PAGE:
• “Approval” is often driven by a child’s ability to conform to the needs of the teacher. This leaves some children feeling unseen, unheard and, quite frankly, lost. Behavioral issues can arise out of the lack of connection.
  • Children are MADE to perform tasks or to transition to the next activity. As we’ve seen, if you MAKE a child do something, they are not going to develop cognitive flexibility. 

Play is the fertilizer for the frontal lobes. 

Relationships are the seeds of a harmonious learning environment. 

And interest keeps children focused on their activities.

I hope I’ve made the case for you today that PLAY is what naturally and powerfully prepares children for future academic success and creates more harmony in the learning environment for everyone.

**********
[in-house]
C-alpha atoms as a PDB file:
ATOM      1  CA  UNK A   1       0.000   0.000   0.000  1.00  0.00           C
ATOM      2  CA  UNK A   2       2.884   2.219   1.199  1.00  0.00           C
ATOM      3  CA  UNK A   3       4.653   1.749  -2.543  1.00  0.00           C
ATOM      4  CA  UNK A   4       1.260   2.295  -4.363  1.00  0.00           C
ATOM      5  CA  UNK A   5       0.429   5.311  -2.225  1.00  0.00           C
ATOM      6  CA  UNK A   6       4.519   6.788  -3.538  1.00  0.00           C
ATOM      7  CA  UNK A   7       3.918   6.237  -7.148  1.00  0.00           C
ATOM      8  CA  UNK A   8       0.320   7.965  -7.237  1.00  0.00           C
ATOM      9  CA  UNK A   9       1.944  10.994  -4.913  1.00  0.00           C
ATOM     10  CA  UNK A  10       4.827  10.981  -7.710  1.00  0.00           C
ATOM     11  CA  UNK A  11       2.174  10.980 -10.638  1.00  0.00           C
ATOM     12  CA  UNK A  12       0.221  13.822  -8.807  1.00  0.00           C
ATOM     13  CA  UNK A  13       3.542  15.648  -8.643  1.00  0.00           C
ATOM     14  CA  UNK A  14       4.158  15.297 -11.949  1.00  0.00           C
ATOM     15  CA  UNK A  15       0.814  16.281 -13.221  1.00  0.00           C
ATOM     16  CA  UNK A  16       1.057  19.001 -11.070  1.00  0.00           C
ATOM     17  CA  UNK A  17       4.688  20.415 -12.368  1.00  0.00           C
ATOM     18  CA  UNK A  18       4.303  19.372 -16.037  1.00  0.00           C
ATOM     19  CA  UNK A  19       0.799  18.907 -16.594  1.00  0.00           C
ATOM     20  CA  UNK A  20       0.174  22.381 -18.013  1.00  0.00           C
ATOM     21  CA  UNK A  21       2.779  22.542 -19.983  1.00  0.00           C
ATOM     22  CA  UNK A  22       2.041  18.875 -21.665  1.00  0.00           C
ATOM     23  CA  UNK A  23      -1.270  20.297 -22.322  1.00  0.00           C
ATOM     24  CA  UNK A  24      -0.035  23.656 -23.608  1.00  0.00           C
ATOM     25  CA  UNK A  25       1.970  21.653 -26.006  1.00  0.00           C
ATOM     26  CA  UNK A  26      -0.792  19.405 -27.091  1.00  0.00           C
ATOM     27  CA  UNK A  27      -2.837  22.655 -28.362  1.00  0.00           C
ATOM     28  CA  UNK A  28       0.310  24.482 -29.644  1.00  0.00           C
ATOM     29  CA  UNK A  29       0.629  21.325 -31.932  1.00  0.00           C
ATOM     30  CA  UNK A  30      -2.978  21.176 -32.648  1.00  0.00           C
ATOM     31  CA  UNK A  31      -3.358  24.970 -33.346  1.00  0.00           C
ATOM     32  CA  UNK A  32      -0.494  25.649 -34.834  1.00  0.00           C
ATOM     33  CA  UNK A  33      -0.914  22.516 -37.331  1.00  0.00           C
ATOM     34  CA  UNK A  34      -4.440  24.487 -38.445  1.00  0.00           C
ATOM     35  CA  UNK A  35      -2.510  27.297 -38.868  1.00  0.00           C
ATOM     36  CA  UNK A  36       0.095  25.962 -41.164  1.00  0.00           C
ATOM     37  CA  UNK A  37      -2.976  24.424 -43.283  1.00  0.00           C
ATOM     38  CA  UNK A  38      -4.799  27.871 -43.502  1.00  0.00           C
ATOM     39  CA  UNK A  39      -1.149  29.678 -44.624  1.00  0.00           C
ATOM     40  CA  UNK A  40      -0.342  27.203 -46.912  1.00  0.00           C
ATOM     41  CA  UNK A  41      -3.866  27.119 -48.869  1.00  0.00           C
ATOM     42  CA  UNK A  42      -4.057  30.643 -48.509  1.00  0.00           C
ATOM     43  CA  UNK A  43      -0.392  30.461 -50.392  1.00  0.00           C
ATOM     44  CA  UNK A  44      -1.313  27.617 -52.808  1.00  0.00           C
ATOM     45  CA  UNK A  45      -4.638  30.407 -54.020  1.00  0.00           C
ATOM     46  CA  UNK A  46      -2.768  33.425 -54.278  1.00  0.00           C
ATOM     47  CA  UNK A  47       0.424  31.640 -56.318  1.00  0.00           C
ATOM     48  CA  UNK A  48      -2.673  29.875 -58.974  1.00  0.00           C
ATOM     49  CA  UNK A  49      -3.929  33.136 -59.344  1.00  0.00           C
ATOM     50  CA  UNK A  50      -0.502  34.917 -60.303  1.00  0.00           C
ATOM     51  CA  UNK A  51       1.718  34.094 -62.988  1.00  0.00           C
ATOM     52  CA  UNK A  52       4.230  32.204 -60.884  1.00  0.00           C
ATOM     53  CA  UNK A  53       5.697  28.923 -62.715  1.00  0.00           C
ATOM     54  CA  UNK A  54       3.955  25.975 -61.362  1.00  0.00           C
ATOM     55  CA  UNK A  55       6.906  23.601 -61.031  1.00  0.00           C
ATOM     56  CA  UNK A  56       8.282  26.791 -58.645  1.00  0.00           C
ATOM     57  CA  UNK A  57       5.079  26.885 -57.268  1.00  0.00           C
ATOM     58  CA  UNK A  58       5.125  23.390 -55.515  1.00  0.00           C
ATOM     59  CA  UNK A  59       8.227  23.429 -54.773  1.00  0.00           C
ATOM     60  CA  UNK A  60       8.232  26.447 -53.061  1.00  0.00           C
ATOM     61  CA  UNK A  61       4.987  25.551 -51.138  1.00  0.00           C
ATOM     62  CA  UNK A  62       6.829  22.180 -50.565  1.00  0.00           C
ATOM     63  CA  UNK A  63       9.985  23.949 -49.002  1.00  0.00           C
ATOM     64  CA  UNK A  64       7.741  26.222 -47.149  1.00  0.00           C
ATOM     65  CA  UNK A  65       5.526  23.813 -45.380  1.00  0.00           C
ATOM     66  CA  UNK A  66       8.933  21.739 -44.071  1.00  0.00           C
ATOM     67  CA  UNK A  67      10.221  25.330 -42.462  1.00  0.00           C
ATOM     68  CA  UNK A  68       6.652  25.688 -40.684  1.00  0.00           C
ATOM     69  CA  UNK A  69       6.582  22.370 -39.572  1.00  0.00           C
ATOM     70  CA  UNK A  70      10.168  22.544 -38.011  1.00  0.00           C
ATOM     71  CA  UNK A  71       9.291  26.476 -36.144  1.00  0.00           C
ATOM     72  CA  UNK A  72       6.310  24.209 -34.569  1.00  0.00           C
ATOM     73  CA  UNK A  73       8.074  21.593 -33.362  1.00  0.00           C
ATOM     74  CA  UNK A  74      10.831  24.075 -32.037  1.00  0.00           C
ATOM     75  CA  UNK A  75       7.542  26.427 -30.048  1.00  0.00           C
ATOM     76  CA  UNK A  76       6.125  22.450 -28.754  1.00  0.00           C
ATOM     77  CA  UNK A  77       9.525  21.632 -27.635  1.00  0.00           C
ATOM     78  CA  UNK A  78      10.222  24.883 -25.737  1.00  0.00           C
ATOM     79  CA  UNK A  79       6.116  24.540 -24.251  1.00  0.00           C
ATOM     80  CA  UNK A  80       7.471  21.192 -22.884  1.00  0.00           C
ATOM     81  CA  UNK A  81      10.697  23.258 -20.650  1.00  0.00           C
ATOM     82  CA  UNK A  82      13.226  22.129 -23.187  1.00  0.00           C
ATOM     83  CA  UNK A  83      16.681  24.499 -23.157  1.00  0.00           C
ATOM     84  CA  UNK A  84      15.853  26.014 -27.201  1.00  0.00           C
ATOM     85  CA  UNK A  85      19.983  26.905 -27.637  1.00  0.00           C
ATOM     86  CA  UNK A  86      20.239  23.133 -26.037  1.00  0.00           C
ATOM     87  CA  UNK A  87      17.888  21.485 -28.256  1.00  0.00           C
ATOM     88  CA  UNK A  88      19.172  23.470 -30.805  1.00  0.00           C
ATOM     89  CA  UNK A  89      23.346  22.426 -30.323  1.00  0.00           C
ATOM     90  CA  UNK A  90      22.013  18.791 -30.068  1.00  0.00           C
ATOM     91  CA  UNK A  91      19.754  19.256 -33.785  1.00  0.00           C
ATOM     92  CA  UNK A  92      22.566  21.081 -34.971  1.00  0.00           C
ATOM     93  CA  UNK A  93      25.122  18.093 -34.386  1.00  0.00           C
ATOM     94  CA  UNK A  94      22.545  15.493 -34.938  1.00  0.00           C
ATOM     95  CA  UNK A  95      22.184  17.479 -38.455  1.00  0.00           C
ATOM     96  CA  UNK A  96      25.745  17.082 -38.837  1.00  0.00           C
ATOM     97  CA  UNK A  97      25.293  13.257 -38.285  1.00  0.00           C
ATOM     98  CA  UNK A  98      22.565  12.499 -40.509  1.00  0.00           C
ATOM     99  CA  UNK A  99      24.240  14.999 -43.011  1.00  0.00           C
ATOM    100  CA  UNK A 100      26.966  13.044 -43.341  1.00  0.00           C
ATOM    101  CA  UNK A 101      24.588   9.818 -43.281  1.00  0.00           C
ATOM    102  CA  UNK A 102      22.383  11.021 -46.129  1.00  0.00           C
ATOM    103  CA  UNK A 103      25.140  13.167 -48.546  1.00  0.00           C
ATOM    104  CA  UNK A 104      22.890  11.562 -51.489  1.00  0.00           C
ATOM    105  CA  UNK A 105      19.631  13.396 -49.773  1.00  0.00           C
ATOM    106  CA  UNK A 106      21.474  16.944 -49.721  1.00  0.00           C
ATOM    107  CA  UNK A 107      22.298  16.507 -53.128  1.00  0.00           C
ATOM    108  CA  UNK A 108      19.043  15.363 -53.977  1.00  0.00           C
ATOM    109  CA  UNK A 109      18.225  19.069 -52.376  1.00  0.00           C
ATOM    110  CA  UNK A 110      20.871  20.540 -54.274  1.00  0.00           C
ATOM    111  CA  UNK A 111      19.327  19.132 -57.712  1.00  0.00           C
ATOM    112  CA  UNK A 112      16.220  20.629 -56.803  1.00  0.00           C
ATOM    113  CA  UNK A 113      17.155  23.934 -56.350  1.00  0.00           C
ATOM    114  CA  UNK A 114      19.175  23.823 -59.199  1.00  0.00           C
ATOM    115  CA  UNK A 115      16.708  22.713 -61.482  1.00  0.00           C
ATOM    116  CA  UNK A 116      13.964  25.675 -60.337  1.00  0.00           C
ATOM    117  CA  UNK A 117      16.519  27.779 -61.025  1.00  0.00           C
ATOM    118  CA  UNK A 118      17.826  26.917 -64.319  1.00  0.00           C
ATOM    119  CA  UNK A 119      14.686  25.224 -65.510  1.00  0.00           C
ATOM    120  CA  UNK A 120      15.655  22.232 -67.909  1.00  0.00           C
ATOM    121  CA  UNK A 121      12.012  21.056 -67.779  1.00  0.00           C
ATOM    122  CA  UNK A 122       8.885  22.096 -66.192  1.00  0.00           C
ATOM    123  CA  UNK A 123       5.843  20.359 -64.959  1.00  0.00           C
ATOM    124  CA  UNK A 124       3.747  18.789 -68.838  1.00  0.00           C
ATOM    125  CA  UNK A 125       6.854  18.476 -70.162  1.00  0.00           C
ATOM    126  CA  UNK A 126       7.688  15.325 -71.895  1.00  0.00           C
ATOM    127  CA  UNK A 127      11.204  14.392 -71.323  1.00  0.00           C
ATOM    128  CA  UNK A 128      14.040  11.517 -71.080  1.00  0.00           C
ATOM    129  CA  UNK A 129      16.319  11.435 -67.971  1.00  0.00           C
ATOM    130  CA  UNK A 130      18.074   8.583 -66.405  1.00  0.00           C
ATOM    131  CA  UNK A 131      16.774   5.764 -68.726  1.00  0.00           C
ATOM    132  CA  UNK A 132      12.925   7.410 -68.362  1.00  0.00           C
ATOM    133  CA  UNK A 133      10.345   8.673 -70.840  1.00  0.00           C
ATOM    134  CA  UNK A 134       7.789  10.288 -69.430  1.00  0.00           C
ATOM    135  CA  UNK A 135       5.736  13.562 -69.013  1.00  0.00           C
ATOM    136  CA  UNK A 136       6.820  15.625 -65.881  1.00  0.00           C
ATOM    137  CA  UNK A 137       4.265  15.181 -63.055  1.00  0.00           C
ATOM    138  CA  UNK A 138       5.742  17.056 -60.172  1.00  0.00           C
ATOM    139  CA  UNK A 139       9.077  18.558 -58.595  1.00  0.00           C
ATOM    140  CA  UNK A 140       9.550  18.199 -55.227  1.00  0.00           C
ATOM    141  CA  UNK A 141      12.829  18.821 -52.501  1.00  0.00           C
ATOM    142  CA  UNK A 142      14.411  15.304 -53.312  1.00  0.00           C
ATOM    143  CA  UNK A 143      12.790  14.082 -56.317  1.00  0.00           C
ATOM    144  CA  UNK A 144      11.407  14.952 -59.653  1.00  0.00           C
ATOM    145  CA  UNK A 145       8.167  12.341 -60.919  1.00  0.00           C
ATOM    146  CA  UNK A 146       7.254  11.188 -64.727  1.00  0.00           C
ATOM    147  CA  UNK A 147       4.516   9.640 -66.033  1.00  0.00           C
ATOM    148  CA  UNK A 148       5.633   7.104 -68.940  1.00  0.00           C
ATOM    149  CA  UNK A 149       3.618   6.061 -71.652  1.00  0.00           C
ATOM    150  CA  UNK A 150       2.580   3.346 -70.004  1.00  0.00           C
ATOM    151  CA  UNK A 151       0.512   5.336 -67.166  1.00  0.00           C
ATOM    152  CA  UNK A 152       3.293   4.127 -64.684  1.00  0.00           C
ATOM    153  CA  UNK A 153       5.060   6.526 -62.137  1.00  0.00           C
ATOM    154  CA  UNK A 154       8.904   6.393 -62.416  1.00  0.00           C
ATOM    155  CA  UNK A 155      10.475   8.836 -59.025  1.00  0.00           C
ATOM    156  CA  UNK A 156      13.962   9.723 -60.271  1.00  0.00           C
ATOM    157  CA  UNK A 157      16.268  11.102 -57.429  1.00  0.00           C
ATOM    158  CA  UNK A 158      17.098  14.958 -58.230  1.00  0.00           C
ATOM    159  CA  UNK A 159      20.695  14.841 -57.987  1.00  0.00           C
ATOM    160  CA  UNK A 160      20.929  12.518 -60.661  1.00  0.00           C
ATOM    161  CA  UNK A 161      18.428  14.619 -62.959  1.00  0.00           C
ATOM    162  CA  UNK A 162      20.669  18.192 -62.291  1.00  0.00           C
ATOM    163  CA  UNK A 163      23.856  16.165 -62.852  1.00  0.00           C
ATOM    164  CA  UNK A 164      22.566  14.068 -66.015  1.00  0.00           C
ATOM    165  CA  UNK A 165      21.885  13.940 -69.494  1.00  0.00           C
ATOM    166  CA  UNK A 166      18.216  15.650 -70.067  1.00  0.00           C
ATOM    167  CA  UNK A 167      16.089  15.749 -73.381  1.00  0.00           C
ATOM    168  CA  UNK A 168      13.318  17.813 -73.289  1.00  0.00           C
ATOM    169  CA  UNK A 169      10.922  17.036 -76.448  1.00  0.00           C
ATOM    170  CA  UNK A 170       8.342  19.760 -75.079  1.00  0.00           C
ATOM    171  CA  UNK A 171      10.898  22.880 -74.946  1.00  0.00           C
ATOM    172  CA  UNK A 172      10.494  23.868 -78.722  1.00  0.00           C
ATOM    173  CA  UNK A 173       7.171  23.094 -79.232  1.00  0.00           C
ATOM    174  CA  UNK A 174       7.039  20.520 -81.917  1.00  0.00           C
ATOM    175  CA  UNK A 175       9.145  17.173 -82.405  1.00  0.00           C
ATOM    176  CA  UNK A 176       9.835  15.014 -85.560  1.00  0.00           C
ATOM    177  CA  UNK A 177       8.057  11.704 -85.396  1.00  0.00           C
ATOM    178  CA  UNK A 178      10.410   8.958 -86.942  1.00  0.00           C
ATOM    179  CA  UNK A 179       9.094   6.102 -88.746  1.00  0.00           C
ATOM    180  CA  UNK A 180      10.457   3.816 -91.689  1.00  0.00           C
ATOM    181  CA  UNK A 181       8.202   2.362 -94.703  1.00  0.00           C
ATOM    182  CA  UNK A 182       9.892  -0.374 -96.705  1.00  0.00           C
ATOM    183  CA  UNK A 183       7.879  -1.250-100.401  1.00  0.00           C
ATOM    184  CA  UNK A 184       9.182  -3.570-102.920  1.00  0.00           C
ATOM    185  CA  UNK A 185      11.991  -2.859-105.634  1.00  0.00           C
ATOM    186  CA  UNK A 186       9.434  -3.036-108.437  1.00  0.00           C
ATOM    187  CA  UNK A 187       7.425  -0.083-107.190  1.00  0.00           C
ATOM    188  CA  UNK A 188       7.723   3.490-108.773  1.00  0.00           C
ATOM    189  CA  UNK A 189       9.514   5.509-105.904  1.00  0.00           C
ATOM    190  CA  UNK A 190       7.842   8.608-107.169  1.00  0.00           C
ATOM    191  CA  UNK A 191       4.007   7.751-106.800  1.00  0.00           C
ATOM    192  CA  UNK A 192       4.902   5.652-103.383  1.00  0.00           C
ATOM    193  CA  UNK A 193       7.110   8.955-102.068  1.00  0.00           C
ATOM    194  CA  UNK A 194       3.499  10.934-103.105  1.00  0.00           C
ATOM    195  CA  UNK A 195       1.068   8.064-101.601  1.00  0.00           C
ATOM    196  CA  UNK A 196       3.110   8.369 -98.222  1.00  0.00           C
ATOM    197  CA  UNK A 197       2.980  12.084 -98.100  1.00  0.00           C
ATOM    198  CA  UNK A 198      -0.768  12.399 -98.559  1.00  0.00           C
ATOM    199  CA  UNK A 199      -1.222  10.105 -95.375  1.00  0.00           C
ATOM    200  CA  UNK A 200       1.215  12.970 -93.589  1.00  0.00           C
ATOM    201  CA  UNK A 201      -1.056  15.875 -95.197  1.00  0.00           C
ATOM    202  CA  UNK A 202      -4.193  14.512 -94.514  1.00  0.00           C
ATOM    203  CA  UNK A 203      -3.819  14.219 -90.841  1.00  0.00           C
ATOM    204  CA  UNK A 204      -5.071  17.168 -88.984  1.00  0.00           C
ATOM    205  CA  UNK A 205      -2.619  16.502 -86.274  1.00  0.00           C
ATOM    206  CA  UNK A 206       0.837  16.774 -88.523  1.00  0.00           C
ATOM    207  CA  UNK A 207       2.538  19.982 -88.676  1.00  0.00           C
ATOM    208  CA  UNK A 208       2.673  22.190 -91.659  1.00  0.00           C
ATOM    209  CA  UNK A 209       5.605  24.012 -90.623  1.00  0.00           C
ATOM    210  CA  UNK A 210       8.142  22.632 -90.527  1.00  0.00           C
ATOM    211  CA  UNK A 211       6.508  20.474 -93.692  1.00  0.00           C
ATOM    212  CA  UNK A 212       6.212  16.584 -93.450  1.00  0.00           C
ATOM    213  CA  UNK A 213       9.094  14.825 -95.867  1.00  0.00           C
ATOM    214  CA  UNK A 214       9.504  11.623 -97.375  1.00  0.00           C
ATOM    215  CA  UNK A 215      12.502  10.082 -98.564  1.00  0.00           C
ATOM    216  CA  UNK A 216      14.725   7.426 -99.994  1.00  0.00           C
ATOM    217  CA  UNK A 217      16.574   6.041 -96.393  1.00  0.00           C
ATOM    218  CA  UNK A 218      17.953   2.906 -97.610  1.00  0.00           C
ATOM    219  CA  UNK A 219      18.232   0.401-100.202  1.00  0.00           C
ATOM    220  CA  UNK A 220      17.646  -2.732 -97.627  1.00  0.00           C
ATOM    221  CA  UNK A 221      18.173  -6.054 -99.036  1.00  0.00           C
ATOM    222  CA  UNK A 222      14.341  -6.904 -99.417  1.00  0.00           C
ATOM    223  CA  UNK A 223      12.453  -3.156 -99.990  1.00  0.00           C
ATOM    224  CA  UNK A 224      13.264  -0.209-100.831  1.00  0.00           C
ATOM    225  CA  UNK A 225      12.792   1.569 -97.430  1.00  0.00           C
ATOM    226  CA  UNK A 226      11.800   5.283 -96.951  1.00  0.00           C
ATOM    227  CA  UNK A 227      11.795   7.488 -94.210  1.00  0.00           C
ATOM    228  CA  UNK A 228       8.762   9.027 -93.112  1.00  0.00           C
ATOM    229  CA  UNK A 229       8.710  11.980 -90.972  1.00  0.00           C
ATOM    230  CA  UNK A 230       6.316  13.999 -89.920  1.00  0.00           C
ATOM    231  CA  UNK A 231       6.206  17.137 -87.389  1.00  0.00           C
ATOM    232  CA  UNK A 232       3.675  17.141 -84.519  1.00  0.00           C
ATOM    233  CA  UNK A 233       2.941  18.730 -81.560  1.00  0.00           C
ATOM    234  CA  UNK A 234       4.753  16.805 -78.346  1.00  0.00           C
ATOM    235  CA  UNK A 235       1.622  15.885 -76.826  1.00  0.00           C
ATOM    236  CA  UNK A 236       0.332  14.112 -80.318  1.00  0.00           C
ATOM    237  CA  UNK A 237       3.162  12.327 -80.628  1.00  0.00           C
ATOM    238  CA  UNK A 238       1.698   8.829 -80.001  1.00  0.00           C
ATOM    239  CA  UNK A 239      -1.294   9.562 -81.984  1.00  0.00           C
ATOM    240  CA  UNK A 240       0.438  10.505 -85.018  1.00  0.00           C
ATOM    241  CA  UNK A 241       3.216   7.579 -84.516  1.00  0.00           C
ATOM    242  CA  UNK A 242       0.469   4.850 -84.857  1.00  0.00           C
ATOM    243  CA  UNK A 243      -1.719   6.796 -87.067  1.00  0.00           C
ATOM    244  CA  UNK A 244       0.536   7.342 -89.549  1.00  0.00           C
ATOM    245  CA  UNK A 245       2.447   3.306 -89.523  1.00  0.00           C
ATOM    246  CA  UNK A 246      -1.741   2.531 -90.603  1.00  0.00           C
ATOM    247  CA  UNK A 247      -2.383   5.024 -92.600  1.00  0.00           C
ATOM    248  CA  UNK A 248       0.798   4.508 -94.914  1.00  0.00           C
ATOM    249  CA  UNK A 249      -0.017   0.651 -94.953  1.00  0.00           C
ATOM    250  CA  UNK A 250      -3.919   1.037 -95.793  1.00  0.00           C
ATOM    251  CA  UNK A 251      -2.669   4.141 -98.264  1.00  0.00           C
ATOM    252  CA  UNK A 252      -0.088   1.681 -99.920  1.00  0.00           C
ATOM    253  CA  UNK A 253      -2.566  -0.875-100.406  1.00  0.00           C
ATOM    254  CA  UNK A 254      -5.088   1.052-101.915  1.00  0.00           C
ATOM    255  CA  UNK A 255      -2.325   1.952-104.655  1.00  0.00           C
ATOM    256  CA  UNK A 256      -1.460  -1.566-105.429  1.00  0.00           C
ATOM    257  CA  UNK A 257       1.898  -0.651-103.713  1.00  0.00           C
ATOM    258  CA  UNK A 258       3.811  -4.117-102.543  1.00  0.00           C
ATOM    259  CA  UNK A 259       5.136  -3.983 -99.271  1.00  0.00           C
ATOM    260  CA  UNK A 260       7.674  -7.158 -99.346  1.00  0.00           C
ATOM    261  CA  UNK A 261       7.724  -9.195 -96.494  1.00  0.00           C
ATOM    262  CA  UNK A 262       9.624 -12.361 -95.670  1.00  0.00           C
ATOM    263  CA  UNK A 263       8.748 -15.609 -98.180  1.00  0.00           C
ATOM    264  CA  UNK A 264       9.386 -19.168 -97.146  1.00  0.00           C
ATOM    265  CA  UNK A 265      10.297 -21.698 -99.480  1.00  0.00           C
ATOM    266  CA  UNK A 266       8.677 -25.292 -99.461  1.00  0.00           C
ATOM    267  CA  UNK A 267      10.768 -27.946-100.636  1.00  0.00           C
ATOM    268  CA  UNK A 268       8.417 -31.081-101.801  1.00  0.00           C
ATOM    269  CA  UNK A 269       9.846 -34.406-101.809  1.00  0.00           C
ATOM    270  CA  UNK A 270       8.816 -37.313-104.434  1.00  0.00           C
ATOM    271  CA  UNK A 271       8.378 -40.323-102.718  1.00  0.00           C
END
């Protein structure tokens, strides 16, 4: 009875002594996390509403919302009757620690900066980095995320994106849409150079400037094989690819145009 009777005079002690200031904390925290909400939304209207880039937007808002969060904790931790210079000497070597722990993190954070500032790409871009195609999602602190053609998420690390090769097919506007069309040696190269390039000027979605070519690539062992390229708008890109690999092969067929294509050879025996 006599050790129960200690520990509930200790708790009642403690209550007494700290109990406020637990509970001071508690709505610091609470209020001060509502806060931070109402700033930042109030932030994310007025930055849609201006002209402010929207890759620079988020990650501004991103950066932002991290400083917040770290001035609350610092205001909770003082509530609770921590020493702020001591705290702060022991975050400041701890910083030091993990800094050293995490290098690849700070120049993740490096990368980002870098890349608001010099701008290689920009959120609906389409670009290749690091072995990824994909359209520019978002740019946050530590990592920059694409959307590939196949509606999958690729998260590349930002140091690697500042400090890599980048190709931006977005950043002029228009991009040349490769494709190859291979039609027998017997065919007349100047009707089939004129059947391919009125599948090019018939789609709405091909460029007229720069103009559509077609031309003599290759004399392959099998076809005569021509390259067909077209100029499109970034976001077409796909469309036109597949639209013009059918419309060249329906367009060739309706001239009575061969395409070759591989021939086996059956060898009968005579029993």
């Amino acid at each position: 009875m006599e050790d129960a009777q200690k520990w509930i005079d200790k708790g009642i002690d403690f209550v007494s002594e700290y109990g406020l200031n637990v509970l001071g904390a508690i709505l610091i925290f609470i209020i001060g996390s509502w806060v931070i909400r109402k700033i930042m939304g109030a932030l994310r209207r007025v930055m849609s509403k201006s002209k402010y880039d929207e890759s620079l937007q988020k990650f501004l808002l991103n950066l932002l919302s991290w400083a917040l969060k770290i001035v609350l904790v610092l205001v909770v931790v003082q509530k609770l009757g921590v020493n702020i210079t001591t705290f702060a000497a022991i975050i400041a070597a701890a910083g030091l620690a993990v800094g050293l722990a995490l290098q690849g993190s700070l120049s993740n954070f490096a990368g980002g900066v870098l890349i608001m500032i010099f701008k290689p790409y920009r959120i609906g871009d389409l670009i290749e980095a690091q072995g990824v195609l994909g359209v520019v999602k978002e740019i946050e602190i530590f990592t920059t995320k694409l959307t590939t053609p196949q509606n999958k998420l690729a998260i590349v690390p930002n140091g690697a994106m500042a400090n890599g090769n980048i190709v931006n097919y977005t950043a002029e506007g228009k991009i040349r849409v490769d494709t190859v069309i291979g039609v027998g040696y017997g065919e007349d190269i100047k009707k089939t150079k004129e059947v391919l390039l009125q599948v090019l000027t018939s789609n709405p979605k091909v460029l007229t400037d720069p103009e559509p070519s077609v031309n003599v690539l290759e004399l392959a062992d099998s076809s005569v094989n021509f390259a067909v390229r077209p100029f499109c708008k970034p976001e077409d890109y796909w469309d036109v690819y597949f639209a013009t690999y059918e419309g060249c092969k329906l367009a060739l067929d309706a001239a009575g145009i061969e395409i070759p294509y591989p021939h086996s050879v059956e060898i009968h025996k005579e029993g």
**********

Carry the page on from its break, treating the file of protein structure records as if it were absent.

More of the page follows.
Bookmark this article to revisit as needed, and explore the references I’ve provided to bring more clarity and confidence to your teaching practice and the truths you hold about play-based learning.


Ahmed, S. F., Tang, S., Waters, N. E., & Davis-Kean, P. (2018) Executive Function and Academic Achievement: Longitudinal Relations from Early Childhood to Adolescence. Journal of Educational Psychology, 111(3), 446–458.

Center on the Developing Child at Harvard University (2011). Building the Brain’s “Air Traffic Control” System: How Early Experience Shape the Development of Executive Function, Working Paper 11.

Di Domenico, S. & Ryan, R. (2017) The Emerging Neuroscience of Intrinsic Motivation: A New Frontier in Self-Determination Research. Frontiers in Human Neuroscience, 24 March 2017.

Newman, L., Sivaratnam, C. & Komity, A. (2015). Attachment and early brain development – neuroprotective interventions in infant–caregiver therapy. Translational Developmental Psychiatry, Volume 3, Issue 1.